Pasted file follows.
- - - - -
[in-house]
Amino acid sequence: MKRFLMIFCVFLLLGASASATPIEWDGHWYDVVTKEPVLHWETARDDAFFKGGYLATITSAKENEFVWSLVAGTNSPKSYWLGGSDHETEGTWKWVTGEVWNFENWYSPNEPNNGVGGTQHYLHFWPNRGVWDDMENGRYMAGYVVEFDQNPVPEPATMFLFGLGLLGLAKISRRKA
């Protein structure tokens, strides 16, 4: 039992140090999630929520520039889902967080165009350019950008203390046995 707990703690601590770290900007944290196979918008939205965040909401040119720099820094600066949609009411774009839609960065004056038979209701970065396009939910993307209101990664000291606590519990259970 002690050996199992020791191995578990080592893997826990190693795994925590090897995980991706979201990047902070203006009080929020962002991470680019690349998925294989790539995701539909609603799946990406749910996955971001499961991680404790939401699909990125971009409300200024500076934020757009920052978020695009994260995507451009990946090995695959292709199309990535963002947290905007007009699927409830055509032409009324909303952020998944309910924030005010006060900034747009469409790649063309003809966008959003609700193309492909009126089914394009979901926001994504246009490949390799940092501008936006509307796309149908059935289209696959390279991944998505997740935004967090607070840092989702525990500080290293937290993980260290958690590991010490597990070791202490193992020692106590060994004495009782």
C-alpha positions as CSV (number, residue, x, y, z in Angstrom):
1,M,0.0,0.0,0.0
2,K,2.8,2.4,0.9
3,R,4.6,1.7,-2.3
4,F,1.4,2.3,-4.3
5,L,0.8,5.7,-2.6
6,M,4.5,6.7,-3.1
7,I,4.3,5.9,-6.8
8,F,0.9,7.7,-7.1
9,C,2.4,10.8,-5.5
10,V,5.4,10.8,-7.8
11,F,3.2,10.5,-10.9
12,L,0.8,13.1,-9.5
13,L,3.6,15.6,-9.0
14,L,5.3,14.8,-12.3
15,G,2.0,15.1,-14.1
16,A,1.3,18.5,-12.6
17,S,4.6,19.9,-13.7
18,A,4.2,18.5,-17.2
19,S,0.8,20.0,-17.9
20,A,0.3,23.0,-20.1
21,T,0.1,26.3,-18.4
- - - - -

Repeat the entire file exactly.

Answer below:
[in-house]
Amino acid sequence: MKRFLMIFCVFLLLGASASATPIEWDGHWYDVVTKEPVLHWETARDDAFFKGGYLATITSAKENEFVWSLVAGTNSPKSYWLGGSDHETEGTWKWVTGEVWNFENWYSPNEPNNGVGGTQHYLHFWPNRGVWDDMENGRYMAGYVVEFDQNPVPEPATMFLFGLGLLGLAKISRRKA
């Protein structure tokens, strides 16, 4: 039992140090999630929520520039889902967080165009350019950008203390046995 707990703690601590770290900007944290196979918008939205965040909401040119720099820094600066949609009411774009839609960065004056038979209701970065396009939910993307209101990664000291606590519990259970 002690050996199992020791191995578990080592893997826990190693795994925590090897995980991706979201990047902070203006009080929020962002991470680019690349998925294989790539995701539909609603799946990406749910996955971001499961991680404790939401699909990125971009409300200024500076934020757009920052978020695009994260995507451009990946090995695959292709199309990535963002947290905007007009699927409830055509032409009324909303952020998944309910924030005010006060900034747009469409790649063309003809966008959003609700193309492909009126089914394009979901926001994504246009490949390799940092501008936006509307796309149908059935289209696959390279991944998505997740935004967090607070840092989702525990500080290293937290993980260290958690590991010490597990070791202490193992020692106590060994004495009782």
C-alpha positions as CSV (number, residue, x, y, z in Angstrom):
1,M,0.0,0.0,0.0
2,K,2.8,2.4,0.9
3,R,4.6,1.7,-2.3
4,F,1.4,2.3,-4.3
5,L,0.8,5.7,-2.6
6,M,4.5,6.7,-3.1
7,I,4.3,5.9,-6.8
8,F,0.9,7.7,-7.1
9,C,2.4,10.8,-5.5
10,V,5.4,10.8,-7.8
11,F,3.2,10.5,-10.9
12,L,0.8,13.1,-9.5
13,L,3.6,15.6,-9.0
14,L,5.3,14.8,-12.3
15,G,2.0,15.1,-14.1
16,A,1.3,18.5,-12.6
17,S,4.6,19.9,-13.7
18,A,4.2,18.5,-17.2
19,S,0.8,20.0,-17.9
20,A,0.3,23.0,-20.1
21,T,0.1,26.3,-18.4